The employee seeks to vacate an award on stipulation on the basis of a substantial change in medical condition. Minn. Stat. §§ 176.461 and 176.521, subd. 3, govern this court’s authority over petitions to vacate. An employee must show good cause for this court to vacate an award. Stewart v. Rahr Malting Co., 435 N.W.2d 538, 539, 41 W.C.D. 648, 649 (Minn. 1989). Good cause to vacate an award includes “a substantial change in medical condition since the time of the award that was clearly not anticipated and could not reasonably have been anticipated at the time of the award.” Minn. Stat. § 176.461 (4). Cause sufficient to justify setting aside an award on the grounds of a change in medical condition exists where there is evidence of a substantial deterioration in the employee’s condition or significant additional disabilities since the time of the settlement and a showing of a causal relationship between the injury covered by the award and the employee’s present condition. Davis v. Scott Moeller Co., 524 N.W.2d 464, 51 W.C.D. 472 (Minn. 1994).
Prior to the settlement, the diagnosis of Dr. Stark was left sacroiliac pain for which the employee underwent fusion surgery. Since the time of the settlement, the employee asserts that his cervical condition has worsened necessitating a cervical discectomy at C5-6. The employee contends that the worsening of his cervical condition constitutes a substantial change in his medical condition that was not anticipated at the time of the settlement. Accordingly, the employee argues the award should be vacated. The respondents contend the medical records document that the employee had a C5-6 disc protrusion prior to the settlement. Although the employee was aware that he had cervical spine problems prior to the settlement, the employee did not allege that he injured his cervical spine on October 5, 2005. This is not a change in diagnosis, the respondents argue, but a completely new and unrelated diagnosis, which is not a basis for vacating the stipulation. We agree.
In Sweep v. Hanson Silo Co., 391 N.W.2d 817, 39 W.C.D. 51 (Minn. 1986), the supreme court held that a proposed stipulation for settlement purporting to close out claims for certain work-related injuries was broader than statutorily permitted because the “employee has made no claim based on such injuries and they were not a subject of dispute between the parties.” Id. at 822, 39 W.C.D. 57. Following Sweep, this court has in multiple cases stated that a settlement may not foreclose claims not contemplated by the parties at the time of the settlement. In Fitzsimmons v. Alberta Gas Chems., Inc., slip op. (W.C.C.A. June 27, 1995), this court held that a stipulation that closed out all claims arising out of a 1982 injury did not bar a subsequent claim for benefits for a low back condition alleged to be due to the 1982 injury when the stipulation did not refer to a low back condition and described the injuries as being burns. In Fitzsimmons, the court stated, “A stipulation for settlement covers only those claims or rights that are specifically mentioned in the agreement.”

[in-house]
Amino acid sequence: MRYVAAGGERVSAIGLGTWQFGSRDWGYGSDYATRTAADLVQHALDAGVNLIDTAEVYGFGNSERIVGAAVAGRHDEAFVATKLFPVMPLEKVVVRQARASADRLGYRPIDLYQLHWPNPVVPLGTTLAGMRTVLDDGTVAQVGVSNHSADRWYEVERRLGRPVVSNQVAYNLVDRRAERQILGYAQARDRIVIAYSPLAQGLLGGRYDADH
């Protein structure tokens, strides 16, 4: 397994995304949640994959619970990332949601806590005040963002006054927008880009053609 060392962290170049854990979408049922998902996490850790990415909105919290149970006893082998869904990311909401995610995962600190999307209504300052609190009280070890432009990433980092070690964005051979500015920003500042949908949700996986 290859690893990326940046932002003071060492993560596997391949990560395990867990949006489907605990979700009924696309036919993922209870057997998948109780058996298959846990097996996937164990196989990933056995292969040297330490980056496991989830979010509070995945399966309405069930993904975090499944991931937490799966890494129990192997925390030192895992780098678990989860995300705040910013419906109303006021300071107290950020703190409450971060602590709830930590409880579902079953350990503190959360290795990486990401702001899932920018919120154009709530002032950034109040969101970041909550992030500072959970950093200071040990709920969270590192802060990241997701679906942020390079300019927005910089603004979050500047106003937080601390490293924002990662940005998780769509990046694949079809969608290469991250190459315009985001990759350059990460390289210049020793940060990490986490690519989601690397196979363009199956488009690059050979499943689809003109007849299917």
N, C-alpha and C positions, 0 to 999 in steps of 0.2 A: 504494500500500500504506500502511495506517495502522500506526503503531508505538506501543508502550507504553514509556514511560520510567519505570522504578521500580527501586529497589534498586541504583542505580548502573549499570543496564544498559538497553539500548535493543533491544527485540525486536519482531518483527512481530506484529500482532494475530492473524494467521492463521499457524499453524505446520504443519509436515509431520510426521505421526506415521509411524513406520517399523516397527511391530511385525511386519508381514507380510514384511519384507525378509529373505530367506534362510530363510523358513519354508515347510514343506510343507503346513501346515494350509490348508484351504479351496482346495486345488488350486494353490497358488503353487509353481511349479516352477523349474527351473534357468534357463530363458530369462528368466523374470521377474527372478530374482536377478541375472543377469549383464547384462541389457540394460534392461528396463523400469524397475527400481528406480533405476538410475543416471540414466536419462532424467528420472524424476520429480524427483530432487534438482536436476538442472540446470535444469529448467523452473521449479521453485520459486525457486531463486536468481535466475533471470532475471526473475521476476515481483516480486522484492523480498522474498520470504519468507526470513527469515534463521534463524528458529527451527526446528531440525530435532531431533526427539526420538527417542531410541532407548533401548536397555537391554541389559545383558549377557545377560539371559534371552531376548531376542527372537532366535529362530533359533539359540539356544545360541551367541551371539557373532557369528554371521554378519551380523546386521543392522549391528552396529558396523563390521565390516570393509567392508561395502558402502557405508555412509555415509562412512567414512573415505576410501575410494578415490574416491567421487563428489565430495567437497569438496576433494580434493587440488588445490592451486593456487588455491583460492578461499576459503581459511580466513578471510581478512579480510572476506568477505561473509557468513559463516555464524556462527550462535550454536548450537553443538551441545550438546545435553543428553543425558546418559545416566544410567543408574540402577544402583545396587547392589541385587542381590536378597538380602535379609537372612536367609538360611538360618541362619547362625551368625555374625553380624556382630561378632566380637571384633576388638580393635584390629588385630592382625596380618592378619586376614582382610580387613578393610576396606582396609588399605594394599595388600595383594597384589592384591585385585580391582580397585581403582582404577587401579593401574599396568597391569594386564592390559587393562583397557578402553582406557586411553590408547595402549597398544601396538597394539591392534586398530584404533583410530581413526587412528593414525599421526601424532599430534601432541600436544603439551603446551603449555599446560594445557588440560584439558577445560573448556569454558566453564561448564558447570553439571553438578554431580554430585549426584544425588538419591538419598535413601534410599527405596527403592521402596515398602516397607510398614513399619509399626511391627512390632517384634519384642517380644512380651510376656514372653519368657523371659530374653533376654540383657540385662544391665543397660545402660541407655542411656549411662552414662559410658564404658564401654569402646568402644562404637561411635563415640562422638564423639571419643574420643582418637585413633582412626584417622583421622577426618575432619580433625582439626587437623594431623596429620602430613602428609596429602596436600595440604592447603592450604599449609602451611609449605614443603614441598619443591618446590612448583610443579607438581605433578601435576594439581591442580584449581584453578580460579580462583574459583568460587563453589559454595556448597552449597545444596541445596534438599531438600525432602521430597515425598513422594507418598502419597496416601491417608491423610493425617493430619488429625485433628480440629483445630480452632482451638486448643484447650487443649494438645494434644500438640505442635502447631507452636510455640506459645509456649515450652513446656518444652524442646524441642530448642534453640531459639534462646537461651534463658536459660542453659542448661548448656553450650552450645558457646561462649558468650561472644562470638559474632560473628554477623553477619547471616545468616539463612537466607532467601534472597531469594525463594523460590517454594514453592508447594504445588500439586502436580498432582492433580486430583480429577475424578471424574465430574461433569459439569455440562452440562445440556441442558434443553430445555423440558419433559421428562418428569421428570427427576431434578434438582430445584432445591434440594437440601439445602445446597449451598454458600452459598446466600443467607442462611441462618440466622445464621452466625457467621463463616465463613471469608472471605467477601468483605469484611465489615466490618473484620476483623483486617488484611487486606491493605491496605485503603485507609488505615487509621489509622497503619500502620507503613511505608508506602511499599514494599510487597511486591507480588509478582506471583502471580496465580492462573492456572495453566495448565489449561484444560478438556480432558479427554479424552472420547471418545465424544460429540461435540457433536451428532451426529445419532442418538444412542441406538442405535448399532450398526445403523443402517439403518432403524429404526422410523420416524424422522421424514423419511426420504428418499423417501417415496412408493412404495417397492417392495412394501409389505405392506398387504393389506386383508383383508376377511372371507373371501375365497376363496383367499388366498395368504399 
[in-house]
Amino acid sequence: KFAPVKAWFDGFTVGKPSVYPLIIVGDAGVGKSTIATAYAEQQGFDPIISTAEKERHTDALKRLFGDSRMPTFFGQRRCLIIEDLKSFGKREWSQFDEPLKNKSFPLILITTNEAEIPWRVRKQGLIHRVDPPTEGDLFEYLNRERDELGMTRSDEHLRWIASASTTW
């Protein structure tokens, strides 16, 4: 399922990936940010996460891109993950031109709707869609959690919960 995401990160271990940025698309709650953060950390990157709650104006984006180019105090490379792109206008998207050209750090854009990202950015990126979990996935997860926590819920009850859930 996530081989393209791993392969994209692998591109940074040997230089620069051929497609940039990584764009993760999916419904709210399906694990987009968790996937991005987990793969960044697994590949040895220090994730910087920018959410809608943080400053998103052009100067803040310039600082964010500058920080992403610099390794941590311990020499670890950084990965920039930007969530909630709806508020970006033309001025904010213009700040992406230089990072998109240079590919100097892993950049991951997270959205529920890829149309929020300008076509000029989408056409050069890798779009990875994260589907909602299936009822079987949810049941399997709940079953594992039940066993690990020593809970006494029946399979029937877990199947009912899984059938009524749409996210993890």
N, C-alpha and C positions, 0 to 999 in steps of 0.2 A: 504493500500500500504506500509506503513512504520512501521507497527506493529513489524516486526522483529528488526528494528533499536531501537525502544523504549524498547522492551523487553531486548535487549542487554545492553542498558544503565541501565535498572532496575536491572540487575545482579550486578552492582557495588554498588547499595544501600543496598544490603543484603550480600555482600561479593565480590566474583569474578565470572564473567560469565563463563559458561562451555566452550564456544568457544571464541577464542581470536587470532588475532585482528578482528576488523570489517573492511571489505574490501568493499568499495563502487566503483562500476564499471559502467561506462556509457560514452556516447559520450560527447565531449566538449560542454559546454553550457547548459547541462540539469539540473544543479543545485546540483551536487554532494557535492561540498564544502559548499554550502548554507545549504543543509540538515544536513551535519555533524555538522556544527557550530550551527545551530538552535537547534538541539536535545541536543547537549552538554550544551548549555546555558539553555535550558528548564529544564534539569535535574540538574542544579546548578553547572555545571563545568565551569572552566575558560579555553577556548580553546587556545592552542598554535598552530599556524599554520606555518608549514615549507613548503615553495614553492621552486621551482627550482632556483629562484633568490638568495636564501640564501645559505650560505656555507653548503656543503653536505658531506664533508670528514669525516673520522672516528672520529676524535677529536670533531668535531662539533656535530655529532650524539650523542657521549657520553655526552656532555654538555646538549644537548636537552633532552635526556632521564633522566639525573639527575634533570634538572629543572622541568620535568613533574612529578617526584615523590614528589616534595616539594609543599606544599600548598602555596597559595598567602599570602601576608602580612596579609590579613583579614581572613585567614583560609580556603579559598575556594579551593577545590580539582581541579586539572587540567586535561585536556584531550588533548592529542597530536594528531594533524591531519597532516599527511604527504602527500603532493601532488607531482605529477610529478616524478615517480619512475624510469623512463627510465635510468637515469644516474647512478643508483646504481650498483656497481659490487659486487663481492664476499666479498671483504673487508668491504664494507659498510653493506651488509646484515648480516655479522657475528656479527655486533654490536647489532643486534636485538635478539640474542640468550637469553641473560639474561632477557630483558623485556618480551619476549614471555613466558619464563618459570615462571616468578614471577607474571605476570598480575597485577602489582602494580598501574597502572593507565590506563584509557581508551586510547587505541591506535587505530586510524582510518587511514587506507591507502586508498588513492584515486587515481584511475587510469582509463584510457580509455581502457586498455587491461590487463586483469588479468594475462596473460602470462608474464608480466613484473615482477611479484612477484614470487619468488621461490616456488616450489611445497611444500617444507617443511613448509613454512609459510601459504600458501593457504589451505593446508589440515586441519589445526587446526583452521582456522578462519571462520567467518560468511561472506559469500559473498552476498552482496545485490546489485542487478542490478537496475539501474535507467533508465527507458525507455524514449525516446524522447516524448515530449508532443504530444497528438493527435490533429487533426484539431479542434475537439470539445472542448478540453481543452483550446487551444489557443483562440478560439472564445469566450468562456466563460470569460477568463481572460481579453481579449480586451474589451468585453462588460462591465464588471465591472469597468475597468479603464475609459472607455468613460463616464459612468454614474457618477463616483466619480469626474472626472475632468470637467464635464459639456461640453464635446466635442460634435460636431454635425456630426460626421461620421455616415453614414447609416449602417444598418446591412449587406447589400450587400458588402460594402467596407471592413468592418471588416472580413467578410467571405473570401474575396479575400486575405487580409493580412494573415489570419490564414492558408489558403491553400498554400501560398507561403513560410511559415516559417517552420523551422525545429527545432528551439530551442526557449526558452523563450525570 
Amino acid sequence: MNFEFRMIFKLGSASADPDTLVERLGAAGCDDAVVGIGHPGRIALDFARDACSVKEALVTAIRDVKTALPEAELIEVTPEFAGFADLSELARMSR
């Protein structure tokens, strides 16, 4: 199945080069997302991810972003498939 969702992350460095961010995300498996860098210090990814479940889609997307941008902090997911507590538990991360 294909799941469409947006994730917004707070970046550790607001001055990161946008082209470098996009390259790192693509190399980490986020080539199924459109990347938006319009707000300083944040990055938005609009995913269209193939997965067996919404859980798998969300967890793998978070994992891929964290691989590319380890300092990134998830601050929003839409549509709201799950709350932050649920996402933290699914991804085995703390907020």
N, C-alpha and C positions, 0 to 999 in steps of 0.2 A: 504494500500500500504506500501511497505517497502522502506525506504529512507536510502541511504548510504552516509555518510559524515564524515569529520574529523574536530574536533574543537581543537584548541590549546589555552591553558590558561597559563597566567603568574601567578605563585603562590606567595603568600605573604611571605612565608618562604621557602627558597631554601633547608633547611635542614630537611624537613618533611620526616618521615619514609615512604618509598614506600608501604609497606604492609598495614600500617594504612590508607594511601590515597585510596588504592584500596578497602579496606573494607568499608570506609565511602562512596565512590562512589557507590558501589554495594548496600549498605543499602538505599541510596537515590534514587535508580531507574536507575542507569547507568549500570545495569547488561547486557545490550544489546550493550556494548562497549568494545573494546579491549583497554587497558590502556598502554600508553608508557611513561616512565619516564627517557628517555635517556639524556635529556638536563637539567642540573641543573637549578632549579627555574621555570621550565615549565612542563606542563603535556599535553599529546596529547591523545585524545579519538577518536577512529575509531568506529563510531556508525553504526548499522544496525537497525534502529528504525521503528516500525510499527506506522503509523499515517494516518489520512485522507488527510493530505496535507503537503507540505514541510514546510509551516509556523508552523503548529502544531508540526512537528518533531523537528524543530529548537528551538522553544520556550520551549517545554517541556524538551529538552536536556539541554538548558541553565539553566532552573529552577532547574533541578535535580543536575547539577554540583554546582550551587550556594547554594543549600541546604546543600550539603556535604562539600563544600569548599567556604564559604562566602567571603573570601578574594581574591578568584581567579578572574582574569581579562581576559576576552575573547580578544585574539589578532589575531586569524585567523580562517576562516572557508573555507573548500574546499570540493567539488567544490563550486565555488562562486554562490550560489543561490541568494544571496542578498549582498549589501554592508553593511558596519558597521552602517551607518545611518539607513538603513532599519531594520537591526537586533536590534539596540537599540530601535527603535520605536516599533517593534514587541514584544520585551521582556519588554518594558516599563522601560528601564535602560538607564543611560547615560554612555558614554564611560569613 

The medical records document that the employee had cervical complaints and a C5-6 disc protrusion prior to the settlement. It is clear from the stipulation, however, that the employee claimed only an injury to his abdomen and low back on October 5, 2005, and made no claim based on any cervical injury. The employee’s cervical condition was not, therefore, a subject of dispute between the parties at the time of the settlement. Pursuant to Sweep, the September 23, 2008, Award on Partial Stipulation does not close out claims for benefits causally related to the employee’s cervical condition. Since those claims remain open, it is not necessary to vacate the award. The employee’s Petition to Vacate Award is denied.
 See, e.g., Gates v. Costco Wholesale, No.WC04-201 (W.C.C.A. Jan. 14, 2005); Buske v. State, Dep’t of Human Servs., slip op. (W.C.C.A. Nov. 5, 1999); Golen v. J.C. Penny Co., slip op. (W.C.C.A. Oct. 27, 1993); Munkelwitz v. Bladholm Bros., slip op. (W.C.C.A. July 28, 1993).